Two years on, what can we learn about providing credit to smallholders?

29 Oct 2018

Learning with market leader Barry Callebaut: providing inputs on credit to smallholder cocoa farmers in Côte d’Ivoire.

In 2016, Barry Callebaut, leading supplier of high-quality chocolate and cocoa products, launched an ambitious program with support from the IFC and IDH. The program’s ambition is to enable 103,000 smallholder cocoa farmers to rehabilitate, renovate, and improve the productivity of their farms. To reach this goal, Barry Callebaut supports cooperatives and farmers to access credit for the purchase of the ‘productivity package’, which includes inputs and training on elements such as pruning, crop protection, income diversification and responsible fertilizer techniques. The provision of credit is possible through farmer segmentation and the support of specialized field agents working with farmers to increase uptake. Through this hands-on, supporting role Barry Callebaut has ensured its farmers and cooperatives are gaining maximum benefit from the services provided.

Farmers were not able to pay for rehabilitation/regeneration of their farms

This innovative farmer engagement model came into being after IDH conducted a service delivery model (SDM) analysis in 2015. The analysis looked into the profit and loss of the services being provided, to both the company and farmer. The major learning from the analysis, was that farmers were not able to pay for rehabilitation/regeneration of their farms. This was identified as a cash-flow challenge, as farmers often received payments once in the year. This insight encouraged Barry Callebaut to look into a credit-savings scheme that could enable farmers to bridge their financial gap save and invest more in their farms.

Inputs-on- credit result in overall livelihood gains for farmers and their families

Barry Callebaut’s resulting input-on-credit program contributed to an overall livelihood gain for farmers and their families as they gain positive operational and financial track record, making it possible for local financial institutions to provide loans directly to farmers. However, this is not only a story of success, there have been several challenges to the long-term sustainability of the services provided. These include the costs of capacity development and farmer selection, the stability of the enabling environment, and the finance needed to sustain the overall model. IDH and partners can learn a great deal from Barry Callebaut’s brave approach and the challenges it has confronted while sharing risks with smallholders.

Grant funding helped cover startup costs of technology systems and capacity development

The first challenge is related to the scale of the program.  Providing credit to 103,000 farmers has placed a large responsibility on Barry Callebaut’s farmer financing units. To support these units, technology systems and capacity development were needed, to asses, monitor and report on the portfolio. The establishment of these professional internal departments and hiring qualified staff has been expensive. Grant funding has been used to overcome this issue, but a more scalable solution is needed in the future.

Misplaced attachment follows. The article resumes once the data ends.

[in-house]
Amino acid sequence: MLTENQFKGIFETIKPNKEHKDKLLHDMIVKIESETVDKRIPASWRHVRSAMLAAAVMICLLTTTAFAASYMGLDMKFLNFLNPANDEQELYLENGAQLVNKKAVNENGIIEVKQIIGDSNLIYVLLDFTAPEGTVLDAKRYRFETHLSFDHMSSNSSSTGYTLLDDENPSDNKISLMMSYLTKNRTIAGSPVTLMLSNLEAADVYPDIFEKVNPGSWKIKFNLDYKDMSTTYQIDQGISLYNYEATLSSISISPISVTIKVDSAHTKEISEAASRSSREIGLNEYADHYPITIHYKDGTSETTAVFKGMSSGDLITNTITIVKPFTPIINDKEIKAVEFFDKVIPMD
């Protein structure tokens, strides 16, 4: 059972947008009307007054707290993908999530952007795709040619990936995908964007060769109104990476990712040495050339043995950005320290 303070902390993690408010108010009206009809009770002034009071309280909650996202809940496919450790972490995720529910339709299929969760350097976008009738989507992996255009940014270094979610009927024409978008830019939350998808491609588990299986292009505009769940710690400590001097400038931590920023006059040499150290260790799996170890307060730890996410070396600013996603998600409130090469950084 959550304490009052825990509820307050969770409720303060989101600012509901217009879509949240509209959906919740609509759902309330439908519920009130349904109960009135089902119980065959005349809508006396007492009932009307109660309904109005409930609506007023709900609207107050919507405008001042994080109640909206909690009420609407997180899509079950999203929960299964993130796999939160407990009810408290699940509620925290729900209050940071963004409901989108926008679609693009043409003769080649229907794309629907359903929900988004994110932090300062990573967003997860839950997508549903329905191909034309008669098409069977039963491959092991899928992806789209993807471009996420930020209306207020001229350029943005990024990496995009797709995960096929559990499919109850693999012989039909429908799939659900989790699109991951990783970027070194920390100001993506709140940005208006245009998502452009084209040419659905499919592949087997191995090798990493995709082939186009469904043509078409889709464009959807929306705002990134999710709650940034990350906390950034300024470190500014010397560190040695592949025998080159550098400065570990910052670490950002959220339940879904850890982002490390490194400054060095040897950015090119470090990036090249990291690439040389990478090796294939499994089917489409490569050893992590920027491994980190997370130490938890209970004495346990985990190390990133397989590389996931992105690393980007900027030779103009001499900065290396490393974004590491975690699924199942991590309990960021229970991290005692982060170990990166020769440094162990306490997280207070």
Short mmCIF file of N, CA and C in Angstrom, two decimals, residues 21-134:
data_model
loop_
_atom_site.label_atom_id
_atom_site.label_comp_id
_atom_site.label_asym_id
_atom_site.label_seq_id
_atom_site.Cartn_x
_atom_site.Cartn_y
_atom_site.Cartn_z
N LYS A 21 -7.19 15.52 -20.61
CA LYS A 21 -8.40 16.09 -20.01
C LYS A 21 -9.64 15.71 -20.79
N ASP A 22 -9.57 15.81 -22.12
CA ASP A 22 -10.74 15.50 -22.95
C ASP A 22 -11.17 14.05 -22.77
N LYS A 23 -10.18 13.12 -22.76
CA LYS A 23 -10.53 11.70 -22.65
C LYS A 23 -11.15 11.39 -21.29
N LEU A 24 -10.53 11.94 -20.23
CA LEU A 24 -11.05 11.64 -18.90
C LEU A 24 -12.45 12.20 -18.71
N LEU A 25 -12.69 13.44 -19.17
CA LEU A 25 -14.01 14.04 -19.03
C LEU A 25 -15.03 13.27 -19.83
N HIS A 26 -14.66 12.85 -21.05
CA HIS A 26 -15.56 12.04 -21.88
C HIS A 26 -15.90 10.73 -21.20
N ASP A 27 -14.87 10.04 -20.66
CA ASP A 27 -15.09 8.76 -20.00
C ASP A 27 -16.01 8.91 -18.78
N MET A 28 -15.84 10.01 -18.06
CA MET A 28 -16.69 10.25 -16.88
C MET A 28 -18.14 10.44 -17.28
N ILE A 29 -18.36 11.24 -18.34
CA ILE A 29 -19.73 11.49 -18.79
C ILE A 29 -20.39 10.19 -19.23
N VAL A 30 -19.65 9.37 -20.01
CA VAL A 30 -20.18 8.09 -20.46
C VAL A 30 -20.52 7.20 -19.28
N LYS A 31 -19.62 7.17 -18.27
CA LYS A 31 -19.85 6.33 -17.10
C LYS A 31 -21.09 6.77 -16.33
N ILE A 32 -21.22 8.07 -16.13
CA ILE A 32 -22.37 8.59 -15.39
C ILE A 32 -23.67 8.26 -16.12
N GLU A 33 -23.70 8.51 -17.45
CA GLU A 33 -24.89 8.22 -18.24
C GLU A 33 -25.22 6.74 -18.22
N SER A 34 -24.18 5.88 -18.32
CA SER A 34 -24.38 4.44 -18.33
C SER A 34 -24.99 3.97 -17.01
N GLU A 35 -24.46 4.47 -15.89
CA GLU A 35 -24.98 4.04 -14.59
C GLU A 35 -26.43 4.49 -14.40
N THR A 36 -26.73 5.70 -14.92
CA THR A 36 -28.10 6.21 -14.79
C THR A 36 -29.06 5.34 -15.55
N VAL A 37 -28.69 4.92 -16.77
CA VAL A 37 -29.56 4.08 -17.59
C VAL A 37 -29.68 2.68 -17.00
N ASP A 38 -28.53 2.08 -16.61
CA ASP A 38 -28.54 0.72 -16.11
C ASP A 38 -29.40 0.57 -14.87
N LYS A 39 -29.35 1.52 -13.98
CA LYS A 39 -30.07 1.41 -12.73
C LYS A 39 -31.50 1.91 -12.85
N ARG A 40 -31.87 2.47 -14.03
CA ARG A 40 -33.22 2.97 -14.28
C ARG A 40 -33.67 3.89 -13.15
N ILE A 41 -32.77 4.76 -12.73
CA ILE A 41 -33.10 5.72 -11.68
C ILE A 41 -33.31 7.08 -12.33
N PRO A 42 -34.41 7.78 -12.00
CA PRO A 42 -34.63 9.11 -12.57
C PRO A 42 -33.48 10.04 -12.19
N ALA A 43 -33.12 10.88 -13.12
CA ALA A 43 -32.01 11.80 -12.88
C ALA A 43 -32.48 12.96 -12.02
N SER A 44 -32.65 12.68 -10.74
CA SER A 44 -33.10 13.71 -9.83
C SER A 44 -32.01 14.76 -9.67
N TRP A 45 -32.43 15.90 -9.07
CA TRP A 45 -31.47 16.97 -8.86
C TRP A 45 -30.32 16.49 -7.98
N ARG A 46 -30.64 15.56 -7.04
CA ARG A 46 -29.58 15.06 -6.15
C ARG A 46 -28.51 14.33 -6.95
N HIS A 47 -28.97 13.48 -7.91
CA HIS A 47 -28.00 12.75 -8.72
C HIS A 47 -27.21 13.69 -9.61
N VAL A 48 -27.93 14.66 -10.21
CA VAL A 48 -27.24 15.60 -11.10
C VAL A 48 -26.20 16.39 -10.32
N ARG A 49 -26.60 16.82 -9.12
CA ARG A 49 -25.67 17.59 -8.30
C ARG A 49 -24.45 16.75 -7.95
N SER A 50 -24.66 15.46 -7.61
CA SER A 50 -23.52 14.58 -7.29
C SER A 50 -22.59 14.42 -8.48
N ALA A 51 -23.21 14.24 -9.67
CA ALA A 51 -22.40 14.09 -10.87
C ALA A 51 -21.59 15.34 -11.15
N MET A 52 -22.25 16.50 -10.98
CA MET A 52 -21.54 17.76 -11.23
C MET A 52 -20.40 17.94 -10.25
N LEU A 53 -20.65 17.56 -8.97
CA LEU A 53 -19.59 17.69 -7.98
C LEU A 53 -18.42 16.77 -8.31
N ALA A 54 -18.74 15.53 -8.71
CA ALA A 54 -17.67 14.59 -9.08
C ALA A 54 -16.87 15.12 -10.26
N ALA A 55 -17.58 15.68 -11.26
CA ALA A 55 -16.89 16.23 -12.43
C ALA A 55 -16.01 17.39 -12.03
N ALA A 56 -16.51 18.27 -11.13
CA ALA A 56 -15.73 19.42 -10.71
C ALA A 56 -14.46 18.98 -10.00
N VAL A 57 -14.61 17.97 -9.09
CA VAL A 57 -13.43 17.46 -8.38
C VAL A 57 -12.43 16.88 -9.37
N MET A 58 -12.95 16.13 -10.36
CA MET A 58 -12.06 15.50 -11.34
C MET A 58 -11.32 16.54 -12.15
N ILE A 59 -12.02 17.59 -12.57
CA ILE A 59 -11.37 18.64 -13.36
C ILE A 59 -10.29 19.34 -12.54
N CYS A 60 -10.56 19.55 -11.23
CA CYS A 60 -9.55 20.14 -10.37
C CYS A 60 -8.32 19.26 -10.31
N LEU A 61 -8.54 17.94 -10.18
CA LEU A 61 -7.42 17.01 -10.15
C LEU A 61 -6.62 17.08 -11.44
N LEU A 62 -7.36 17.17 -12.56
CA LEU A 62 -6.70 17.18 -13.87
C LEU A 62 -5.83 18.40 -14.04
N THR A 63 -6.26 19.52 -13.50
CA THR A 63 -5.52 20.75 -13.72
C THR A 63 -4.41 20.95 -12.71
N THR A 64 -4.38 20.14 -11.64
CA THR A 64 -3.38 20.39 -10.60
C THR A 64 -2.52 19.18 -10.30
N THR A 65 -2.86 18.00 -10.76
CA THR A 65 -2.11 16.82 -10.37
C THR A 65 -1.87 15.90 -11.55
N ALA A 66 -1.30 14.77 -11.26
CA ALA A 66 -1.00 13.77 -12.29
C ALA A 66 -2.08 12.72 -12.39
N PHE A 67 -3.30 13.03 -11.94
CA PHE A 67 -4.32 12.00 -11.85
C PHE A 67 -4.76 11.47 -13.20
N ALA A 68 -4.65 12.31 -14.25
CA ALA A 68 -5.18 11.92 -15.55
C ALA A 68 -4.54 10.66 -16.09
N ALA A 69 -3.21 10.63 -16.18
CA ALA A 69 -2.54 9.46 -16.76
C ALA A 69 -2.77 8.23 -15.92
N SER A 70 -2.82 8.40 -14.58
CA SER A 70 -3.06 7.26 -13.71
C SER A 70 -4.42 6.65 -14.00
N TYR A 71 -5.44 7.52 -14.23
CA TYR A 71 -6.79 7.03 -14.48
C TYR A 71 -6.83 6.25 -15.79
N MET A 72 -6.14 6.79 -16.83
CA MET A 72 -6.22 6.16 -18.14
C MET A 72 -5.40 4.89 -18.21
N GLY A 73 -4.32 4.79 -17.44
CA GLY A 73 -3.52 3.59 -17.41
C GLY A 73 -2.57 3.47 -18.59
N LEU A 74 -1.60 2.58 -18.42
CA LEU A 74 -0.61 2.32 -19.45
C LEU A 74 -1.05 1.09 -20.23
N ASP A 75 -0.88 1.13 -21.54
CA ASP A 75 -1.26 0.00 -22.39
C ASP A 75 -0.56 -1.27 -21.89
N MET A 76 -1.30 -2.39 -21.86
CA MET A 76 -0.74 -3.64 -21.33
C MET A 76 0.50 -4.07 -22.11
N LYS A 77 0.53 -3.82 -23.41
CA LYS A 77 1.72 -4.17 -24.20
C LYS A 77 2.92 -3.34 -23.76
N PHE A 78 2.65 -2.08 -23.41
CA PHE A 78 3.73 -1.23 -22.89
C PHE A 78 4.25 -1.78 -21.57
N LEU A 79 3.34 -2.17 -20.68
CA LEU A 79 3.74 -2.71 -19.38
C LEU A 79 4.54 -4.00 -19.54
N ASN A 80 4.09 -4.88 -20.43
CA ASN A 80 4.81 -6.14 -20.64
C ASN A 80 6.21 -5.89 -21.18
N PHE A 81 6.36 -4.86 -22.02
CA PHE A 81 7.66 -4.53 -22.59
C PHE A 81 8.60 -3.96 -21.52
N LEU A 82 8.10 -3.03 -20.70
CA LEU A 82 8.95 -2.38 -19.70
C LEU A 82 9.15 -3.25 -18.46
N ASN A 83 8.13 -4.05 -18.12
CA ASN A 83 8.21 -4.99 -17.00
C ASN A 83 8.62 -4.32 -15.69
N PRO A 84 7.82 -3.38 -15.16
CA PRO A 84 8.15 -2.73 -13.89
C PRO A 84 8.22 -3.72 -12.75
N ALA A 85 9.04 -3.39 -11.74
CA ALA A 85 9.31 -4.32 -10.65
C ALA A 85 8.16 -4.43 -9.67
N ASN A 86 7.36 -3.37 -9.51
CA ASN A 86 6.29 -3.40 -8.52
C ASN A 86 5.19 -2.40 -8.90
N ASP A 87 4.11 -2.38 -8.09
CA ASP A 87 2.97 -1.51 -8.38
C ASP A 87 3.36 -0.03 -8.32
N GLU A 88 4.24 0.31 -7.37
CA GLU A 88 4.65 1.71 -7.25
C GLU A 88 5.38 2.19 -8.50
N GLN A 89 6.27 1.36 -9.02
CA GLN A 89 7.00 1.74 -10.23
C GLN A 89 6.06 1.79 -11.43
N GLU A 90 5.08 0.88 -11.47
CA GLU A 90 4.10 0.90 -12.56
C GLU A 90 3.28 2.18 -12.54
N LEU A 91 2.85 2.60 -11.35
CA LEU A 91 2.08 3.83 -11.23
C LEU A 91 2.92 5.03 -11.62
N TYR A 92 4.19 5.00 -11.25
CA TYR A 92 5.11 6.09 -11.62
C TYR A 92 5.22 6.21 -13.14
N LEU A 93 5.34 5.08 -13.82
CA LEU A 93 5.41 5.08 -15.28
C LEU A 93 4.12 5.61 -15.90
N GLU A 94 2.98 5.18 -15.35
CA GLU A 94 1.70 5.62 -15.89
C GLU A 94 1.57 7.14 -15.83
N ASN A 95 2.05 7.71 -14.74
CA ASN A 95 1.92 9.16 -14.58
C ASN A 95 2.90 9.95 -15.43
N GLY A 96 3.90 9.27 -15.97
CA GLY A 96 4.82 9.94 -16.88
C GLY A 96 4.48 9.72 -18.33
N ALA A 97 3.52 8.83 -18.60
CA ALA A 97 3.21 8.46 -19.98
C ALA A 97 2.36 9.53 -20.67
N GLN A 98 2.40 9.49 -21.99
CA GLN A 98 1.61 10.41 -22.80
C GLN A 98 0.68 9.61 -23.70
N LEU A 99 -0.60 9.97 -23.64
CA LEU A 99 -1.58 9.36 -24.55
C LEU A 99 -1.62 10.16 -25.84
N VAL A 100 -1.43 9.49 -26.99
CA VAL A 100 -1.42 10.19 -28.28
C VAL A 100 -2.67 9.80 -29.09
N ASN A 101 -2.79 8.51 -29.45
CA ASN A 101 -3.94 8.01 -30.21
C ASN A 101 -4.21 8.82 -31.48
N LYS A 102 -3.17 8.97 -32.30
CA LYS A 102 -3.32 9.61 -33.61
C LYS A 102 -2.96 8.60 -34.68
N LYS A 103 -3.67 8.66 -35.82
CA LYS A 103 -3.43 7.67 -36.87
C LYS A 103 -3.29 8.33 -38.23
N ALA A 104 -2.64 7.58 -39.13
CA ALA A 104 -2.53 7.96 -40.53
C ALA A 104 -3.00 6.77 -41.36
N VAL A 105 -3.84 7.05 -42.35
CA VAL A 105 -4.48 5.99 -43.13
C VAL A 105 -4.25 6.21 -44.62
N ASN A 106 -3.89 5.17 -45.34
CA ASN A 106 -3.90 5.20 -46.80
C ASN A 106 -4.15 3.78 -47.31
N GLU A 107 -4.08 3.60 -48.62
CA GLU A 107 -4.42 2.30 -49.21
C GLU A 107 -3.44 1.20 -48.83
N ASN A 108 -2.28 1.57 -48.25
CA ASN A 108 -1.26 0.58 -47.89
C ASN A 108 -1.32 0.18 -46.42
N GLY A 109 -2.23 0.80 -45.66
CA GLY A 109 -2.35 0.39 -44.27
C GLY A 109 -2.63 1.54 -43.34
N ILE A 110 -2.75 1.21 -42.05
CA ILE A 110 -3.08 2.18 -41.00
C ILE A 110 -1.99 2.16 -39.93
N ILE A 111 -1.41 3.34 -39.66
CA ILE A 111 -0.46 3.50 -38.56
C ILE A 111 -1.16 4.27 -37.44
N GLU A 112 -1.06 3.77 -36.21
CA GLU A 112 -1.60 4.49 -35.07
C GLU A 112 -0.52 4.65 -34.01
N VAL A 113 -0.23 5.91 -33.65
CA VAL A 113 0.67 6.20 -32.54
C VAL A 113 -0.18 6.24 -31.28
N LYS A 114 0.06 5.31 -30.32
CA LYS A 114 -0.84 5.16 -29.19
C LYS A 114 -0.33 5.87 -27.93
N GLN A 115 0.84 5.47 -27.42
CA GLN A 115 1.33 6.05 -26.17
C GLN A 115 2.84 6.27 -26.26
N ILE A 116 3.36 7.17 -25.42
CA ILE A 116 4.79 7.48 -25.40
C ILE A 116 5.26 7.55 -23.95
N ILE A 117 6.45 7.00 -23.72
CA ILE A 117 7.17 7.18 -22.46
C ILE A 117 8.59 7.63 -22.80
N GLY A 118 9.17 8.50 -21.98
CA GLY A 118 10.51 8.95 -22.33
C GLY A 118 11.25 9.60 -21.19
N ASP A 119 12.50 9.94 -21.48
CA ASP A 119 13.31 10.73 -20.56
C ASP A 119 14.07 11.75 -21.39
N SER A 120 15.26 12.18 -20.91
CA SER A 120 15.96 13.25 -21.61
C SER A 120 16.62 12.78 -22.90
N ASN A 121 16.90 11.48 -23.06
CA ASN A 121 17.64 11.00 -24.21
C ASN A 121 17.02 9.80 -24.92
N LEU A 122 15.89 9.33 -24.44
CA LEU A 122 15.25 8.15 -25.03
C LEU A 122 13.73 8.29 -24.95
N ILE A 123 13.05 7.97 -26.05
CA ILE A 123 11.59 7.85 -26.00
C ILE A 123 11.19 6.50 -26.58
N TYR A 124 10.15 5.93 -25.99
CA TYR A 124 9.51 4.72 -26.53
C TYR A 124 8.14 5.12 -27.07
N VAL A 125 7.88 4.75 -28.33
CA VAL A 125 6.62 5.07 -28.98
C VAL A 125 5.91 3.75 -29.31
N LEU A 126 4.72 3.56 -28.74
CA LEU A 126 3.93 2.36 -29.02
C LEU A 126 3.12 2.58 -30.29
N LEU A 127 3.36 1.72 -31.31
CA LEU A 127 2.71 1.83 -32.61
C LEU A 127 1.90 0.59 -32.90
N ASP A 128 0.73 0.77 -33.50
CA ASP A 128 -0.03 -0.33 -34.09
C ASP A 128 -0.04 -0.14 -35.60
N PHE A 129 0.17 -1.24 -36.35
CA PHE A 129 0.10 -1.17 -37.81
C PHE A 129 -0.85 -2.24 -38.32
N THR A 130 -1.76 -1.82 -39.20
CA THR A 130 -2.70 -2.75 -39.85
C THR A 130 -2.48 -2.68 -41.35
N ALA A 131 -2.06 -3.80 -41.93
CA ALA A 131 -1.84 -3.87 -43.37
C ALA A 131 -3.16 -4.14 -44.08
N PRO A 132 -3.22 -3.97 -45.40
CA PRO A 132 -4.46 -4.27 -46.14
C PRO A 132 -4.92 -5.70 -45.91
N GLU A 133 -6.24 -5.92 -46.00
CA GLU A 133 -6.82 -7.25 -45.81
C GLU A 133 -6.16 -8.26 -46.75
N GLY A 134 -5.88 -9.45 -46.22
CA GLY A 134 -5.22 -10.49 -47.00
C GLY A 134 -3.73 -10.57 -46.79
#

Partnerships needed to develop technology, reduce cost and scale trainings

The second challenge is in assessing the viability of farmers and ensuring they receive tailored training and support. This is also a significant driver of costs. As a solution, Barry Callebaut has been working with various partners to identify and develop technology to reduce cost and scale tailored trainings.

A supportive enabling environment helps mitigate costs and risks

Third, the program has illustrated the need to continue building an enabling environment, with many supporting stakeholders. In the past years, changing regulatory conditions have demanded a high degree of flexibility from the company which translates to unforeseen costs.

Currency is one of the key barriers to increase availability of finance

Finally, foreign exchange risk remains an issue, for all investments that receive international funds. The dollar-based trade of the underlying commodity notwithstanding, currency is one of the key barriers to increase availability of finance and a key driver of costs.

The Farm and Cooperative Investment Program (FCIP), has since been set up to help tackle some of these issues in Côte d’Ivoire.  The FCIP aims for greater professionalism of farmers and cooperatives in their ability to manage and access finance. By supporting banks, micro-finance institutions, and commercial agribusinesses to offer suitable and affordable medium and long-term loans directly to cocoa producers and cooperatives.

To learn more about how IDH and partners are increasing access to finance for cocoa farmers and cooperatives in Côte d’Ivoire, read more in our impact research report here.

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